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Process and Change in Service Industries – The Survivor Challenge

February 1st, 2011

Outwit…Outplay…Outlast.  Wow, that says it all doesn’t it?  Reality TV is a kick. Throw a bunch of strangers onto an island and watch them dwindle down based on how well they can play to the desires of a group in a winner-take-all battle. Lots to learn from watching. How well and quickly can a player understand the group’s requirements? How well can they meet those requirements in a highly competitive situation? Each elimination changes the group’s dymanics so the requirements, competition and strategy all have to be adapted continuously and quickly. One slip up and you could be out. How does this relate to Service Industries?

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In previous articles, I’ve discussed how business and consumer patterns have gone through massive changes and how understanding the Voice of the Customer is the key to adapting to the new environment. The nascent recovery is providing an opportunity to survive and, for some businesses, to flourish. But the competition is still in the elimination phase and I believe that is very much the case for service businesses of nearly every nature.

It’s important to understand why things are different in services so as not to be lulled by more macroeconomic headlines. Before the crises, manufacturing went through years of driving productivity while services accelerated right up to the edge. The Federal Reserve’s strategy of depreciating the dollar and growing demand in emerging markets has helped the global competitive position and demand for manufacturing products while services are more tied to the domestic economy. Finally, we have a political environment that ramped regulation or restructured entire service industries such as banking and health care. And if that weren’t enough, services are going to be the start-ups of all the unemployed as they require less capital and can use the internet to gather and distribute information, the very essence of a services business, at a very low cost.

Change is not over in service businesses. Like Survivor, listening and adapting quickly to an ever changing customer is still the only protection from elimination. Several key points we consider imperative to driving alignment are:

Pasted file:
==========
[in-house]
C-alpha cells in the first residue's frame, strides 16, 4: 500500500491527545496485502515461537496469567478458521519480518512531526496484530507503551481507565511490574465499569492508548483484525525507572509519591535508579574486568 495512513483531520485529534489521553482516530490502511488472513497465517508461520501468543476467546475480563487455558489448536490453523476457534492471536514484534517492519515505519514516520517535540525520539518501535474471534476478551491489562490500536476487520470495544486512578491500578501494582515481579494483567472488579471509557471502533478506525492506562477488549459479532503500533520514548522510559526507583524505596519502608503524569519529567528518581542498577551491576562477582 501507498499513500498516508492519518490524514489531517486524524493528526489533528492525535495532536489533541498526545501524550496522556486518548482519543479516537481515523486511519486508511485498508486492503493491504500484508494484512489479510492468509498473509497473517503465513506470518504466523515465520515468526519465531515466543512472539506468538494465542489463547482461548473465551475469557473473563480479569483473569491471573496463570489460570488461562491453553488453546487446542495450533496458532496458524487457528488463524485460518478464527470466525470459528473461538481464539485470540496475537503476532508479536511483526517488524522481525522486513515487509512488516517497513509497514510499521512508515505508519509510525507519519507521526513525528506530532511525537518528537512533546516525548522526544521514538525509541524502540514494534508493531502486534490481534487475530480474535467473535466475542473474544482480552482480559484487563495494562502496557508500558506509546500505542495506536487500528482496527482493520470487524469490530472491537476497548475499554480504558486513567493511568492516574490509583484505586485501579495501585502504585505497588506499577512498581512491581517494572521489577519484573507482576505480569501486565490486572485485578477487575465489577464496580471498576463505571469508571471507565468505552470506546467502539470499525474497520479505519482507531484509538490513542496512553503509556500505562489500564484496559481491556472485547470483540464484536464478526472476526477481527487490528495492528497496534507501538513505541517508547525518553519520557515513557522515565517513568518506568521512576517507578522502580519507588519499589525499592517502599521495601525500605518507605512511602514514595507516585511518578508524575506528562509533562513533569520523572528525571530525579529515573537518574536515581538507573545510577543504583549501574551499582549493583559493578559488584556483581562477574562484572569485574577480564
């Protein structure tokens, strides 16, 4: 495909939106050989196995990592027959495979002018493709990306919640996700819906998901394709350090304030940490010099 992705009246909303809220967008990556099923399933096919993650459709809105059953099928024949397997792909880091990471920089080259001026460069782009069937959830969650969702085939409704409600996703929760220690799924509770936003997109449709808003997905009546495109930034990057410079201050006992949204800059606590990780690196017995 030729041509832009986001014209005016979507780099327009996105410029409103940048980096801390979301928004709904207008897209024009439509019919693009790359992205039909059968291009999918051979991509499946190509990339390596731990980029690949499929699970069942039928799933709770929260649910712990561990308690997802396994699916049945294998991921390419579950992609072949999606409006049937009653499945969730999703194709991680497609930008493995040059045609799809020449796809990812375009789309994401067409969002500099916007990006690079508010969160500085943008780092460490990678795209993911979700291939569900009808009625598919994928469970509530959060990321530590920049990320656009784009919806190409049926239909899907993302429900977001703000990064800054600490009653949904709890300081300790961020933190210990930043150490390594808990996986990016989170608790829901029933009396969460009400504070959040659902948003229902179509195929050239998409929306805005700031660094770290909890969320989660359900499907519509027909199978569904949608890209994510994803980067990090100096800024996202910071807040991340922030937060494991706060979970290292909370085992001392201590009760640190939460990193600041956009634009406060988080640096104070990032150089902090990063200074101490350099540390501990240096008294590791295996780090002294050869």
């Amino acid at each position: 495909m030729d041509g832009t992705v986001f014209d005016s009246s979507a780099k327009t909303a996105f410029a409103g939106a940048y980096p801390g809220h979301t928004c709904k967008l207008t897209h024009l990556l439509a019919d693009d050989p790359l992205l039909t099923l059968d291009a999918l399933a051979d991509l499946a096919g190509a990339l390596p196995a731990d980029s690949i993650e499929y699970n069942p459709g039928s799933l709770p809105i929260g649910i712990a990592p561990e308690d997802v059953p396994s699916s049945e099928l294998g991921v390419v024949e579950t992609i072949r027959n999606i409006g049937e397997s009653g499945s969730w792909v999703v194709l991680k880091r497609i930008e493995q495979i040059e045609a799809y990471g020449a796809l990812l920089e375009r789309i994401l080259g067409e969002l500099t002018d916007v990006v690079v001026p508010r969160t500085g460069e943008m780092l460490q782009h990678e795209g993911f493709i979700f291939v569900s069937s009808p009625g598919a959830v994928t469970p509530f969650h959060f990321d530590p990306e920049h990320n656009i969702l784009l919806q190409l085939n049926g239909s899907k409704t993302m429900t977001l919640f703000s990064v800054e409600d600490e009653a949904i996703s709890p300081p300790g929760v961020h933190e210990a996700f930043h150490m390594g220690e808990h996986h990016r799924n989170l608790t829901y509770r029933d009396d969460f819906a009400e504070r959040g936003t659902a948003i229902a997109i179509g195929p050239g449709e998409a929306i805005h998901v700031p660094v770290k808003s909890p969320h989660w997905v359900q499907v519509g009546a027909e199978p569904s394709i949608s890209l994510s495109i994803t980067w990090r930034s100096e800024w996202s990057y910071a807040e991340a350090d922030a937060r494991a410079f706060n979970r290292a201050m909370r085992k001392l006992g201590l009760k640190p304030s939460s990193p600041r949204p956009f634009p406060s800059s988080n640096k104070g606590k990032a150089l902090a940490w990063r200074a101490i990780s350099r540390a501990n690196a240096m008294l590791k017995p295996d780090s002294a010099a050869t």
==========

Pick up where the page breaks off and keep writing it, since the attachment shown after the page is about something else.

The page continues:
1. However you capture VOC, keep improving it. We propose a five level maturity model that goes from what you need to simply stay alive to what you need to be innovative.
  2. Balance how you respond to VOC with how you respond to other stakeholder demands. We have a checklist of behaviors that will give you the ammunition to point to an imbalance.
  3. Segment your VOC. Meeting every item your customer sets out for you will not yield a purchase while some will yield tremendous results. We offer a framework for segmentation.
  4. Convert what you hear to something you can measure. To make science out of art we use industry case studies and benchmarking as the best guide.
  5. Align process metrics to the chosen customer measures in #4 above. Again, use industry benchmarking and cases to apply knowledge and experience and avoid the alchemy.

Now you are ready to drive change. But there is one more thing. Let’s return to the scenario painted at the start of this article…it’s not enough to just do this. You must do it fast. We are rebounding but demand for services isn’t returning to 2006 levels…at least not until around 2016…and competition is increasing. During that time, businesses will fail, be acquired or be rationalized. But there will also be winners and, like Survivor, they will win big. We urge you to recognize what is coming and act.  Outwit…Outplay…Outlast.

If any of the pieces above would help you, let me know our thoughts.

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